PADistas like Kasit believe that the citizenry is fodder for Thaksin-like politicians because they are “uneducate.”

Somehow the “Thai democratic citizenry” will be achieved “with the advent of modern telecommunications that enable convenient and fast connections with the public through mobile phones, social media and other internet-based vehicles.” Internet-based vehicles?? He’s making this up as he writes.

But what of the “third force”? Kasit reckons it “could consist of like-minded people” who come “together to agree on a course of action and draw up a list of priority issues so that a national consensus can be reached on taking Thailand forward.”

We think he’s serious, but who knows. When he calls the “get together” we’ll be sure to attend. Oh, but hang on… we are not “like-minded” with Kasit (thankfully!).

That said, he is right that when old ruling classes in some places have “reached a consensus with society at large to agree on a transitional approach toward democracy.”

In Thailand, however, the ruling class has repeatedly demonstrated that it will not compromise. Kasit can ramble on about a “third force” but the problem is the ruling class. They need to be overcome.





Further updated: Reporting Yingluck’s disappearance

27 08 2017

The military dictatorship states that it did “not allow former premier Yingluck Shinawatra to flee the country…”. It makes this statement due to the widespread view that her no-show at court and her reported flight could have only been possible with junta support. Hence, a deal was done.

Newspapers have been widely reporting that Yingluck is in Dubai. The Bangkok Post quotes an anonymous source from the Puea Thai Party: “We heard that she went to Cambodia and then Singapore from where she flew to Dubai. She has arrived safely and is there now…”.

As far as we can tell from the newspapers, this has yet to be confirmed and Yingluck has not been seen on Facebook or in the media since last Wednesday or Thursday.

The specific threat to the regime over Yingluck’s disappearance comes from the yellowists of the People’s Alliance for Democracy (usually said to be “former” but still meeting and demanding).

PAD “is demanding that the government investigate the escape of former prime minister Yingluck Shinawatra and severely punish any state officials who helped her flee the country.” It declared that “Yingluck’s escape reflected a failure on the part of security authorities, leading to speculation that the failure was allowed to happen.”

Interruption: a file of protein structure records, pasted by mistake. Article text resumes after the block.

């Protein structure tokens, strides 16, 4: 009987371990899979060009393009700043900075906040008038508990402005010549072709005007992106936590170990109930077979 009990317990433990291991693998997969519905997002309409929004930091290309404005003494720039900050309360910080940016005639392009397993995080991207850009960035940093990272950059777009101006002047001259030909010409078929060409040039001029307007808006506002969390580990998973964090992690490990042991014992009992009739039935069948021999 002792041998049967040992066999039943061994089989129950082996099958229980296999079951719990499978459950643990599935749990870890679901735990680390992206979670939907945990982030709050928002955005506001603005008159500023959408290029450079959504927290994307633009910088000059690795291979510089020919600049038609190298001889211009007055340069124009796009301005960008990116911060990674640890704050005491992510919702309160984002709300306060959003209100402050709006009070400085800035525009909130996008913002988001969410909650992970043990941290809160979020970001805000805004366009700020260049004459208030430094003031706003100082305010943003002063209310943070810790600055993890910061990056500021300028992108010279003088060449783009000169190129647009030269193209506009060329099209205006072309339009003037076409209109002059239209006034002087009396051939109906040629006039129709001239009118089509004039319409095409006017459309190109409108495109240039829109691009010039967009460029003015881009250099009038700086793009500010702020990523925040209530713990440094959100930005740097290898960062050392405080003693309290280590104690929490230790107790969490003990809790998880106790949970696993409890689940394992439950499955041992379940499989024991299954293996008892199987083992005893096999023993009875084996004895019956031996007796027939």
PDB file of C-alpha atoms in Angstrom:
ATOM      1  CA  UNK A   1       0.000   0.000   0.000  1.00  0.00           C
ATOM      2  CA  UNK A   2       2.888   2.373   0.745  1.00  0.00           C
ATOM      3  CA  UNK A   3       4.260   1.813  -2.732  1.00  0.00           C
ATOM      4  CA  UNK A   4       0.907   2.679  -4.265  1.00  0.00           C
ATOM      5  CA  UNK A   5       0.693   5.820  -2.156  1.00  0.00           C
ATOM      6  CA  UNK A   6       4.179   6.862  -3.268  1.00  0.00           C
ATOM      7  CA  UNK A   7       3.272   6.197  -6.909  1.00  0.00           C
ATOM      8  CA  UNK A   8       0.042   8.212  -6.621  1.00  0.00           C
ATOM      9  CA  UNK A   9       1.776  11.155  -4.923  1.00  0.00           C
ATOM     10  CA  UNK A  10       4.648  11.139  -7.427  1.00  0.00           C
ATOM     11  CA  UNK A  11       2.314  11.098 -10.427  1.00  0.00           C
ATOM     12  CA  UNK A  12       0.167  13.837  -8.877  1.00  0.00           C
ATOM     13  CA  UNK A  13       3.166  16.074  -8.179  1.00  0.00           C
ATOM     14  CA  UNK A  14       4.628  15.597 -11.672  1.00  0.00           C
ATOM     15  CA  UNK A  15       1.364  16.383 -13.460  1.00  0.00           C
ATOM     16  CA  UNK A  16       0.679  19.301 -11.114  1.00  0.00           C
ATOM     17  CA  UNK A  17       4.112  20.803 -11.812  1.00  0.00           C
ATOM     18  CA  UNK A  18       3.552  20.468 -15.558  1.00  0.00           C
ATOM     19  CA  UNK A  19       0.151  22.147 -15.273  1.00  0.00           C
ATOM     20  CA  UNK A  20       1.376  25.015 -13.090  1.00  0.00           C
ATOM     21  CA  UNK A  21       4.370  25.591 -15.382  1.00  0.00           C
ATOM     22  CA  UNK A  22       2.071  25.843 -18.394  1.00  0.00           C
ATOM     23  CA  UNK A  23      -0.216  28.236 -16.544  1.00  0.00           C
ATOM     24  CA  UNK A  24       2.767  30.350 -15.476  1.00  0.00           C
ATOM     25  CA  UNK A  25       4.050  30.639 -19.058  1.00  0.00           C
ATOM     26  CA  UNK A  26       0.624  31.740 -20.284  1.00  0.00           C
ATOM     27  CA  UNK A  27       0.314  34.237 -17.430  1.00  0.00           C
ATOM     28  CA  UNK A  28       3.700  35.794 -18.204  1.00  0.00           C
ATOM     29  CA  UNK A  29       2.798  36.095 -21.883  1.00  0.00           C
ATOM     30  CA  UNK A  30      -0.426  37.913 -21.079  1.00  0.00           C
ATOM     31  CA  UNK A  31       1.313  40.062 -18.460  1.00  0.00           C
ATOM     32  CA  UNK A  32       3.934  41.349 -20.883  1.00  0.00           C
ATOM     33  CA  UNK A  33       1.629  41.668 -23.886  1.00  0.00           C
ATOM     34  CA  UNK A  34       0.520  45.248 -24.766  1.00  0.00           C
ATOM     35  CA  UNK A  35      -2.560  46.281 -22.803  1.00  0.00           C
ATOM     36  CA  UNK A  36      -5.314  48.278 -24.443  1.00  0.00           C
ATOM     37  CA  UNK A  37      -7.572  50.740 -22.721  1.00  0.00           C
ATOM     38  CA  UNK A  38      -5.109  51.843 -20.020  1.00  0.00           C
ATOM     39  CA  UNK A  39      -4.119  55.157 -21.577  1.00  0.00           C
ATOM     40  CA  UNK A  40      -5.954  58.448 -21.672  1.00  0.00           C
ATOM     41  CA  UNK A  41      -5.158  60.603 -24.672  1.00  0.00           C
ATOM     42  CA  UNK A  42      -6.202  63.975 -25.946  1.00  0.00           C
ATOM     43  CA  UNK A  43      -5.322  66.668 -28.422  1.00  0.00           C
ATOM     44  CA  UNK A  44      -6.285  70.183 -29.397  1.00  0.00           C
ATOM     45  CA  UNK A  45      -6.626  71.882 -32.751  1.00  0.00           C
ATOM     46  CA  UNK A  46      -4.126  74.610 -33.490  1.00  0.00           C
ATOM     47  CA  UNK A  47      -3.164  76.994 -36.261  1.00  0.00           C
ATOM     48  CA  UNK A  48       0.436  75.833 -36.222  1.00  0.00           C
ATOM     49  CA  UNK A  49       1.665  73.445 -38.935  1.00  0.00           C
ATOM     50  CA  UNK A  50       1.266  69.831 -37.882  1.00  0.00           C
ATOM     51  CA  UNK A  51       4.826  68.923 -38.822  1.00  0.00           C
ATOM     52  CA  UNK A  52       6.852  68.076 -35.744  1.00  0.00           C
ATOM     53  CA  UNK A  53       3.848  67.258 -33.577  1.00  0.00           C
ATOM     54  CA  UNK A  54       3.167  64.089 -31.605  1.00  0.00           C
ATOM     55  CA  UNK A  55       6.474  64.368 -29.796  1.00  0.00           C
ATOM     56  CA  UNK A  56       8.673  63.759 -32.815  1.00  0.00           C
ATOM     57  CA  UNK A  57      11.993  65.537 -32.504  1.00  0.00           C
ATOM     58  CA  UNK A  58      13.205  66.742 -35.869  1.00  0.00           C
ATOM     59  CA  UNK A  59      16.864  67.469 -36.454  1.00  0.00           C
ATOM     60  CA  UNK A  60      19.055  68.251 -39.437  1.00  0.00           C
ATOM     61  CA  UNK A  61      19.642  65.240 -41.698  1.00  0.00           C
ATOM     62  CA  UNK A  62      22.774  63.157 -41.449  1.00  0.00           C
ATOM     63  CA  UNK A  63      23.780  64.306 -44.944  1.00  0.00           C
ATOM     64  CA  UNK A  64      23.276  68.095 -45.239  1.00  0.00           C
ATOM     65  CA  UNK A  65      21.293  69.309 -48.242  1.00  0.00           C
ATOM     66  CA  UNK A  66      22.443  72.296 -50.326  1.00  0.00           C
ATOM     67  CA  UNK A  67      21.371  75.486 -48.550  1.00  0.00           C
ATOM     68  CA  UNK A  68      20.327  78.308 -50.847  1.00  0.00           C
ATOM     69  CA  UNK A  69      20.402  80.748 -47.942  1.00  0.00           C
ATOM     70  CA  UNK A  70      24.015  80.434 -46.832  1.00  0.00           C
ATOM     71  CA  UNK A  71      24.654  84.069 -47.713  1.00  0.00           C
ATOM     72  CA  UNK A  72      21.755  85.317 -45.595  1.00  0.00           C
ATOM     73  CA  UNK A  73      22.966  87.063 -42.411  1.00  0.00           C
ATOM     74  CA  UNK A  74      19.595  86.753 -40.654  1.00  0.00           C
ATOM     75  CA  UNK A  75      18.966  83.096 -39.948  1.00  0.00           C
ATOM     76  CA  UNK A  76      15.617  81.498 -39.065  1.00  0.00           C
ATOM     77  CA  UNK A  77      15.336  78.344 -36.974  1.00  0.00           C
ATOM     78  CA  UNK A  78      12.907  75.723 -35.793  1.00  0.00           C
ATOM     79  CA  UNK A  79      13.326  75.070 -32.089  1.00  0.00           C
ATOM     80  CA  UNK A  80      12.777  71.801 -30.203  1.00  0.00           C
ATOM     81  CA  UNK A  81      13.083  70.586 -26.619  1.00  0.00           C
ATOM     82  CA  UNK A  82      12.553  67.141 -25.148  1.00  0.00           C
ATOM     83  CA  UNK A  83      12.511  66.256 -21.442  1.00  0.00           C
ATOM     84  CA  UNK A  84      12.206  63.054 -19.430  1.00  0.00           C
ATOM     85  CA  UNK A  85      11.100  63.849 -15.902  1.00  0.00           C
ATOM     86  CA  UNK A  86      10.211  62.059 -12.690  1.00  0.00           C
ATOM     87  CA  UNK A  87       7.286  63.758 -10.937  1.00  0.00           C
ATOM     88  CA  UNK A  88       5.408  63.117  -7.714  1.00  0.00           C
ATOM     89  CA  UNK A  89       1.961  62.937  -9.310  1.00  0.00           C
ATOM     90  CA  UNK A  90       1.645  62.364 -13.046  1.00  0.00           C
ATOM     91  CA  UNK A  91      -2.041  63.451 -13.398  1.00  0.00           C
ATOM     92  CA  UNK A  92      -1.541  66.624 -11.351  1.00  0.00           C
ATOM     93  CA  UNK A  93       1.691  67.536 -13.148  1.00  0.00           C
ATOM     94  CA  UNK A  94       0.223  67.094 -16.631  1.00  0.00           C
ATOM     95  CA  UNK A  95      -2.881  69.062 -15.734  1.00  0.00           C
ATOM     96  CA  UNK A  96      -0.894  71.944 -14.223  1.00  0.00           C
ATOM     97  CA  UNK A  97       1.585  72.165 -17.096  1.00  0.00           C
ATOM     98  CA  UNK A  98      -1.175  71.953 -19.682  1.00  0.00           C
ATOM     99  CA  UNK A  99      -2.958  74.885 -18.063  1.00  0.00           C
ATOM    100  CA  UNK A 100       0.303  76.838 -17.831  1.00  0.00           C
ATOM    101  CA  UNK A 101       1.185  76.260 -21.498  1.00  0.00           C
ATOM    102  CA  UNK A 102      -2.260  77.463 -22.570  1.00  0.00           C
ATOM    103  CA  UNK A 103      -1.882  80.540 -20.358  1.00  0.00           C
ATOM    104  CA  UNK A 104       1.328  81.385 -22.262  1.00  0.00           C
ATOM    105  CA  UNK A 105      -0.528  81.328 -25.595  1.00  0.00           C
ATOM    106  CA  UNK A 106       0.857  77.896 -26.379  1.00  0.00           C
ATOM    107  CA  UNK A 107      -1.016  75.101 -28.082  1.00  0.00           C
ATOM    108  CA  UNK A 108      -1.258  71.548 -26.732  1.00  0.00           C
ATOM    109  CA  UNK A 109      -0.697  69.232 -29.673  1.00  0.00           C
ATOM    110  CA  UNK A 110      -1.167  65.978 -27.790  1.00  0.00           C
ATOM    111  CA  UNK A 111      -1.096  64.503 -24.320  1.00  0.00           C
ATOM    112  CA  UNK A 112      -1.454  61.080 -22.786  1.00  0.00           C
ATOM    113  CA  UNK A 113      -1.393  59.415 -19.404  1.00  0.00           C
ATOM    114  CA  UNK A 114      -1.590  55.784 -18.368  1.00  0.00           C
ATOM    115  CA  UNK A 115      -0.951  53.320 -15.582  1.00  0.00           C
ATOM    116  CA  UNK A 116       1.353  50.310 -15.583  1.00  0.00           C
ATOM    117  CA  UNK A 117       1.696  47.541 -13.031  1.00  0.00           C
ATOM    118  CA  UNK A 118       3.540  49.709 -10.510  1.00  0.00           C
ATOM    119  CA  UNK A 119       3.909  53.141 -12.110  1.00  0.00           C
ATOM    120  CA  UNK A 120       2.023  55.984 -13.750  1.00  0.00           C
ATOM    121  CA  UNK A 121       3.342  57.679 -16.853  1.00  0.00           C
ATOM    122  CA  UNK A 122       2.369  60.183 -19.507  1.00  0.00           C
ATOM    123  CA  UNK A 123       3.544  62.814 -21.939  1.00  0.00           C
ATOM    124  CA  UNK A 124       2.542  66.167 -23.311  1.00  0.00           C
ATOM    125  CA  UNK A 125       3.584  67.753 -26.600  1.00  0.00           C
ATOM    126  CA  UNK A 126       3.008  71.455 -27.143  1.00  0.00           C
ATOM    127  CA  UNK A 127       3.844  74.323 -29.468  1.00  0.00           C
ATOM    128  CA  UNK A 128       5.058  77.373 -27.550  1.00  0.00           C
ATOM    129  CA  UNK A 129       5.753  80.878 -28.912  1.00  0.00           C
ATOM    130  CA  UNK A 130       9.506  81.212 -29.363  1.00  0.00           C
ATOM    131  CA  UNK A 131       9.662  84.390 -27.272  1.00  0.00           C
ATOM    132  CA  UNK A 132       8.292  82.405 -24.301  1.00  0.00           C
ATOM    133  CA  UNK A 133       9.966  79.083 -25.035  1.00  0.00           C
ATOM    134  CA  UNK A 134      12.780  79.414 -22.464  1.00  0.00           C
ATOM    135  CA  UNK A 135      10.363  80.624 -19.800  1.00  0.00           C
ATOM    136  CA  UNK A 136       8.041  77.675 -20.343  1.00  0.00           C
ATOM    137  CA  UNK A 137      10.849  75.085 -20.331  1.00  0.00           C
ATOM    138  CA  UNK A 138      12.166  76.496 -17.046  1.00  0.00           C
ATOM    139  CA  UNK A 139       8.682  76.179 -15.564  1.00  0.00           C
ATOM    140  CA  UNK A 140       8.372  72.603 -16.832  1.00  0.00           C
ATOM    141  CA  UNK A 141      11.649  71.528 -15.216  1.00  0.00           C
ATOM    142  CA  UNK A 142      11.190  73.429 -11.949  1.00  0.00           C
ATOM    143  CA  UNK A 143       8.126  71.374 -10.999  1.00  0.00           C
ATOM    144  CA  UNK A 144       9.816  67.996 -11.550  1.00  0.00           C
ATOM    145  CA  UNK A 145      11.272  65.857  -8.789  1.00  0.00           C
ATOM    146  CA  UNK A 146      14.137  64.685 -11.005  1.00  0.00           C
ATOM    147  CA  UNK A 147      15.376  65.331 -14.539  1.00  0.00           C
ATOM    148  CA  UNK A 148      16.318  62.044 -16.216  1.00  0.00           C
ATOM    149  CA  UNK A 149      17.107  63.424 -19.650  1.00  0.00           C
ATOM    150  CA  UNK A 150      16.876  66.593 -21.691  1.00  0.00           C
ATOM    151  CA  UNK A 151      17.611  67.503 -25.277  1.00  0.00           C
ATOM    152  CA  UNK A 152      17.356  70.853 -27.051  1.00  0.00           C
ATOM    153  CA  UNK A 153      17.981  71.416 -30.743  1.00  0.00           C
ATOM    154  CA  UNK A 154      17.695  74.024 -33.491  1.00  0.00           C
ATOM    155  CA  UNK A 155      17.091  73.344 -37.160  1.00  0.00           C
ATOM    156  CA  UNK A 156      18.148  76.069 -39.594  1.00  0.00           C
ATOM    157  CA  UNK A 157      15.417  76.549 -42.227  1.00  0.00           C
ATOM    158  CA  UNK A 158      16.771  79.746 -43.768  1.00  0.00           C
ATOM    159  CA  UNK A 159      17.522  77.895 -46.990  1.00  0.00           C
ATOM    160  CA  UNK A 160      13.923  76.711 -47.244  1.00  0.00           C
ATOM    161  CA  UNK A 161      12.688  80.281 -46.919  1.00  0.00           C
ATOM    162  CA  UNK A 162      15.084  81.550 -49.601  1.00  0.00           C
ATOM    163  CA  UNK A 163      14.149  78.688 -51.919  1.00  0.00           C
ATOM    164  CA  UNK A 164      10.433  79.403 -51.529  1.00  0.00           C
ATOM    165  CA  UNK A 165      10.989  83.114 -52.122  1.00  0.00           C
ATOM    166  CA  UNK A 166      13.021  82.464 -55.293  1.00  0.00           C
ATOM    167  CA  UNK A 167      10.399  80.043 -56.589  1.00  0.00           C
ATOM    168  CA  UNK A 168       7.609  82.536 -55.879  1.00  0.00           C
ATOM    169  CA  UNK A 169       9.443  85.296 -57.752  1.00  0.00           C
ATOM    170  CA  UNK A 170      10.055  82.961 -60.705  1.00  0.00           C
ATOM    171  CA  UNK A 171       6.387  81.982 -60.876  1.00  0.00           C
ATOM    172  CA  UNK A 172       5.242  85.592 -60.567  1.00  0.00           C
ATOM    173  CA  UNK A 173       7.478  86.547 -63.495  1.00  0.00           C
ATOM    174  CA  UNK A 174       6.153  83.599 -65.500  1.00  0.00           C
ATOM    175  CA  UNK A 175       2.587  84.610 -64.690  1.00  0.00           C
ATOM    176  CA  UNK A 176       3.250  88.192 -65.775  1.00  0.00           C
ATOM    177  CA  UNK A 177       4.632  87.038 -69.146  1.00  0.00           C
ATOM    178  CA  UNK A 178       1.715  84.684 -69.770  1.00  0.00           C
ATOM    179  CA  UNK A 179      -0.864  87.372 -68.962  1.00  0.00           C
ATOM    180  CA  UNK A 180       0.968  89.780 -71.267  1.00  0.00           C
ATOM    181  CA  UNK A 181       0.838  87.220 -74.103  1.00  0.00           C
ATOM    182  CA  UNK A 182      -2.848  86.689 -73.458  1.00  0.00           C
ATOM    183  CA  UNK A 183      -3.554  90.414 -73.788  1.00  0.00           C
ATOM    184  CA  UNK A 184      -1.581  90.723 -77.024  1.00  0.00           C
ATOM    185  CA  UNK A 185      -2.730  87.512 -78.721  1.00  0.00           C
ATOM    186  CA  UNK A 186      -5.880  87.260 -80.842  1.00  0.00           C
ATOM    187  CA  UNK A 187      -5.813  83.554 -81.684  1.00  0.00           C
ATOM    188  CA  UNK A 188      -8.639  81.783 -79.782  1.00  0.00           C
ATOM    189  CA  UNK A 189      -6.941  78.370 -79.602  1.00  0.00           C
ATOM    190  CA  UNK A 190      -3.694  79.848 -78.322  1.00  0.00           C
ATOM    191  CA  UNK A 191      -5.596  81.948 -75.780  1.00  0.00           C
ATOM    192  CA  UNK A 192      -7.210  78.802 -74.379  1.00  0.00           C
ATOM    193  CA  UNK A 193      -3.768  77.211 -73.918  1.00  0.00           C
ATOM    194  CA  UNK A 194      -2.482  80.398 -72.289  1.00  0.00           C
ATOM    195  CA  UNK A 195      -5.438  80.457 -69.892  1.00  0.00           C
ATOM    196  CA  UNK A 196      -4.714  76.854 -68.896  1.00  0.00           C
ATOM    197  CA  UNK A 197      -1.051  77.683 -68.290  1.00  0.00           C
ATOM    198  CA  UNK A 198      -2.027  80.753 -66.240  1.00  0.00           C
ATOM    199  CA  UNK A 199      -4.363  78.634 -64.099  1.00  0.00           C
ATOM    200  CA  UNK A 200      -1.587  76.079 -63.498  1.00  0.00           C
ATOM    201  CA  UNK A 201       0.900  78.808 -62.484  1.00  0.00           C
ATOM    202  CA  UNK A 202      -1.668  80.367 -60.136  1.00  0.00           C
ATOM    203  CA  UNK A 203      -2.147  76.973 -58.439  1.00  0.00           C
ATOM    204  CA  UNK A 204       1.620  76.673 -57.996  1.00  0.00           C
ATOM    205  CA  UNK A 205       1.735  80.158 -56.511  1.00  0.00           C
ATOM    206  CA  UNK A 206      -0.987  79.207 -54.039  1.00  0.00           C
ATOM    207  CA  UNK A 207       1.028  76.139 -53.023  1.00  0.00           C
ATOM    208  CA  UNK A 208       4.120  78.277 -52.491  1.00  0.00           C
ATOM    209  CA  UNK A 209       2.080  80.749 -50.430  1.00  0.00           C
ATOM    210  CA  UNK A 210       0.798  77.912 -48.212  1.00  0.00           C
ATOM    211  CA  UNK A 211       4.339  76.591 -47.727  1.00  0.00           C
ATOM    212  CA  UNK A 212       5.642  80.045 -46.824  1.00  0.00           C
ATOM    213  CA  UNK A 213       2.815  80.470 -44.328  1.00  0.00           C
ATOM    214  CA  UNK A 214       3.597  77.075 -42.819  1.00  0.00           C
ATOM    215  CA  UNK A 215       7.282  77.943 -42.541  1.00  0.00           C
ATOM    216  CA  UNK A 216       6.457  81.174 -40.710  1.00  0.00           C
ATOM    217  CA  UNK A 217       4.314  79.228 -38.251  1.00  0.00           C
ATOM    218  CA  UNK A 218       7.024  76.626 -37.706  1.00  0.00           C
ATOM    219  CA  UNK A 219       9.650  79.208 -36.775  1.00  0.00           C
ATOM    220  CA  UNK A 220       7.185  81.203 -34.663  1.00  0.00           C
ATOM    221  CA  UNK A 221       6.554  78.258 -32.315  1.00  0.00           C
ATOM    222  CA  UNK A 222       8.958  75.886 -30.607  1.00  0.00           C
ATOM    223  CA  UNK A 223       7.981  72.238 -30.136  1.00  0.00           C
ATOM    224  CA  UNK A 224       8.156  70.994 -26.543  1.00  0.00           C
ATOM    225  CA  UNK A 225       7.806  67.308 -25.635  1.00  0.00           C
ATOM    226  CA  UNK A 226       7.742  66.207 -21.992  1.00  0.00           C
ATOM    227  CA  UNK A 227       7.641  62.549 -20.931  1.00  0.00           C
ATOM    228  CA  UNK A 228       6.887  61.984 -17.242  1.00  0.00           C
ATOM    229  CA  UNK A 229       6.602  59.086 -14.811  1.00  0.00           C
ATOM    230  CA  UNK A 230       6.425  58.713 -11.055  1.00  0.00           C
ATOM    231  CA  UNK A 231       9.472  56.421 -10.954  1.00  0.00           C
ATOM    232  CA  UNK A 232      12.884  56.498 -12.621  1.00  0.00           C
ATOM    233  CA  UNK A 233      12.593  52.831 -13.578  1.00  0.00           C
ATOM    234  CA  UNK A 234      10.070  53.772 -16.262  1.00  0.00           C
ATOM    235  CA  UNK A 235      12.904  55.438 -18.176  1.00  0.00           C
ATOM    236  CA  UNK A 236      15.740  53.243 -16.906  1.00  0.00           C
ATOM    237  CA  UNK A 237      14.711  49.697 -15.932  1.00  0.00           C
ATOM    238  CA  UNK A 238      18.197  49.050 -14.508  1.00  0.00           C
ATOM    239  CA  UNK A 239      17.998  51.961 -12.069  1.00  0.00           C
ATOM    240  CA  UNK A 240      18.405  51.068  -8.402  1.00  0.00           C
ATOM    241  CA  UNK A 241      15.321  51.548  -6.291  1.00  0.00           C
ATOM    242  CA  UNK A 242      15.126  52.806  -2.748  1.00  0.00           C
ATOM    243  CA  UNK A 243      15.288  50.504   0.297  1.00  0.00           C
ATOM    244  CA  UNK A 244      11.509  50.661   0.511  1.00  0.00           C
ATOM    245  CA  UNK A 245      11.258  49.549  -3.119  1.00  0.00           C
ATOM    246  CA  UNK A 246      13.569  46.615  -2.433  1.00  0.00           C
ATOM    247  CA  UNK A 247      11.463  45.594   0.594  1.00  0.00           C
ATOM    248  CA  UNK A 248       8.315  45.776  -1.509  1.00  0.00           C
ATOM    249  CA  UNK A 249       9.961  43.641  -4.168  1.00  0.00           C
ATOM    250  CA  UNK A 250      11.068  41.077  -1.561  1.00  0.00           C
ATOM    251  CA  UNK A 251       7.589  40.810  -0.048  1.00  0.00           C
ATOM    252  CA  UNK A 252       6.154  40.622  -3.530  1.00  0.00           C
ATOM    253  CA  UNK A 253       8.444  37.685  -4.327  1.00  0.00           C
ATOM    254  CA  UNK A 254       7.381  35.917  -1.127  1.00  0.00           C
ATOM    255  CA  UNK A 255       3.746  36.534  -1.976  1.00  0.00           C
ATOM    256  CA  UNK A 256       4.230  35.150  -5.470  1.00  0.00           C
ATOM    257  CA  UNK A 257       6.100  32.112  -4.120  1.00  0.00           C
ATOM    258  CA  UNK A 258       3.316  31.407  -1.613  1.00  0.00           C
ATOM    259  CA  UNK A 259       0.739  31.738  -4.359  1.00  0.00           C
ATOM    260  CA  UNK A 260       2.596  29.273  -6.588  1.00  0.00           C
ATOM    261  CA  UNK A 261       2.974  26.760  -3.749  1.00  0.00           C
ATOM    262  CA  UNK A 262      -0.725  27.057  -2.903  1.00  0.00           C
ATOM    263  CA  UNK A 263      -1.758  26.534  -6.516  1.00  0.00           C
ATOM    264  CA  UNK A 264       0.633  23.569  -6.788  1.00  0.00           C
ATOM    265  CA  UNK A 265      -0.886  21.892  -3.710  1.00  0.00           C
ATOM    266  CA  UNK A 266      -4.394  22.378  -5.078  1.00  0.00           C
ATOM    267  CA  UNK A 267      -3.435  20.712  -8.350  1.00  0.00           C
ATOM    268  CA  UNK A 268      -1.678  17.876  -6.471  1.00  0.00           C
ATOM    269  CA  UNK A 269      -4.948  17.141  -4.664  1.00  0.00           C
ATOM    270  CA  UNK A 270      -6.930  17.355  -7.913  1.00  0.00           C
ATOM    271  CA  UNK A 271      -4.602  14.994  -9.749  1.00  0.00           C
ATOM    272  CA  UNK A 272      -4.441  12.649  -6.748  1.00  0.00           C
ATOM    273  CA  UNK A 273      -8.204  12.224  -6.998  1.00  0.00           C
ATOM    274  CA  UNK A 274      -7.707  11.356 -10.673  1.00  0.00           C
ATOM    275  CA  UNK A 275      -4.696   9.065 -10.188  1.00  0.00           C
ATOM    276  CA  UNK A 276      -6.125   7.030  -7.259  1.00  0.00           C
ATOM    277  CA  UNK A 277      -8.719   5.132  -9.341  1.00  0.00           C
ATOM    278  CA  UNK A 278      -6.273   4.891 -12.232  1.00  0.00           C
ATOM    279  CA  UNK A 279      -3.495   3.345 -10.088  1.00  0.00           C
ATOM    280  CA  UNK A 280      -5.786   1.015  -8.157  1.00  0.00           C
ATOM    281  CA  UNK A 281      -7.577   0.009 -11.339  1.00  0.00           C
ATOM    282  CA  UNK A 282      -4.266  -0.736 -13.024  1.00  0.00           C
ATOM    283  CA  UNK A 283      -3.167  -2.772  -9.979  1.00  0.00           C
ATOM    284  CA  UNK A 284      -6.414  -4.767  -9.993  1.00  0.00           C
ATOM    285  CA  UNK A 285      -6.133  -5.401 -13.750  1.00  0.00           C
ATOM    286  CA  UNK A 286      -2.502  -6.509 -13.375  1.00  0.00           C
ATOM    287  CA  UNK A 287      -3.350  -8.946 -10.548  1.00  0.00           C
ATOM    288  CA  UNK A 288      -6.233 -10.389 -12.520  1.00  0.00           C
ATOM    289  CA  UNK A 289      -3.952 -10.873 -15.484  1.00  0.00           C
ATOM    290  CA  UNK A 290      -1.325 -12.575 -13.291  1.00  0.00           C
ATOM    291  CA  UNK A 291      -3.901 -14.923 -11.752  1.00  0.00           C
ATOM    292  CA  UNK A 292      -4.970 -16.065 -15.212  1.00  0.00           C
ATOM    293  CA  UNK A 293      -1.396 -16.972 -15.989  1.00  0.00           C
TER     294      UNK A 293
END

Like others, PAD:

… pointed out that Ms Yingluck for months had been closely shadowed by soldiers, to the point where she complained on social media about privacy violations. They noted that Gen Prawit [Wongsuwan] on Feb 29 last year had said soldiers were needed to provide protection for Ms Yingluck and to help maintain peace and order in a politically tense time.

One of the junta’s deputy spokesmen, said “the Foreign Ministry was taking steps to revoke the ex-premier’s passport.”

Significantly, he also “said there was no official confirmation of Yingluck’s whereabouts…” or, it has to be said, that she has actually left Thailand. That said, her relatives have expressed no alarm, but have not said where she is. That lack of alarm suggests she has not gone the way of Wuthipong Kachathamakul or Ko Tee, who seems to have been disappeared.

Then there are the assessments of what it all means. Hong Kong’s The Standard expresses it this way:

Yingluck Shinawatra’s escape from Thailand ahead of a court verdict that was expected to land her in jail for up to 10 years will tilt the country’s politics back in favor of the Bangkok establishment….

They mean the winners are the “military, technocrats, old power cliques, and the well-connected in business.”

That newspaper refers to Yingluck’s “escape,” using the inverted commas. It argues about motives:

Instead of letting the woman become a heroine of the masses that her family had dominated for so long, Yingluck can now be portrayed as a coward betrayer of her supporters, and her Pheu Thai party can be reduced to political insignificance.

It is added that The Dictator is “probably grinning from ear to ear” at her “escape.”

While The Standard editorial thinks Yingluck took “flight to Dubai via Singapore aboard a private jet to join her brother [Thaksin Shinawatra],” its observes that the junta seemed to deliberately muddy the waters:

Comments made by the junta after Yingluck’s flight … were extraordinary. For [General] Prayut[h Chan-ocha] ordered border security be stepped up. Number 2 [General] Prawit Wongsuwan said Yingluck had gone to Cambodia, while a naval source asserted she had escaped by sea…. All seemed to have been said to increase confusion to protect those involved.

Now the junta will have the opportunity to discredit Yingluck as a “fugitive,” just like her brother.

Update 1: Al Jazeera has a useful discussion of the current political condition. In this report, Peua Thai’s Sean Boonpracong “confirms” she has left Thailand, as have several other party sources.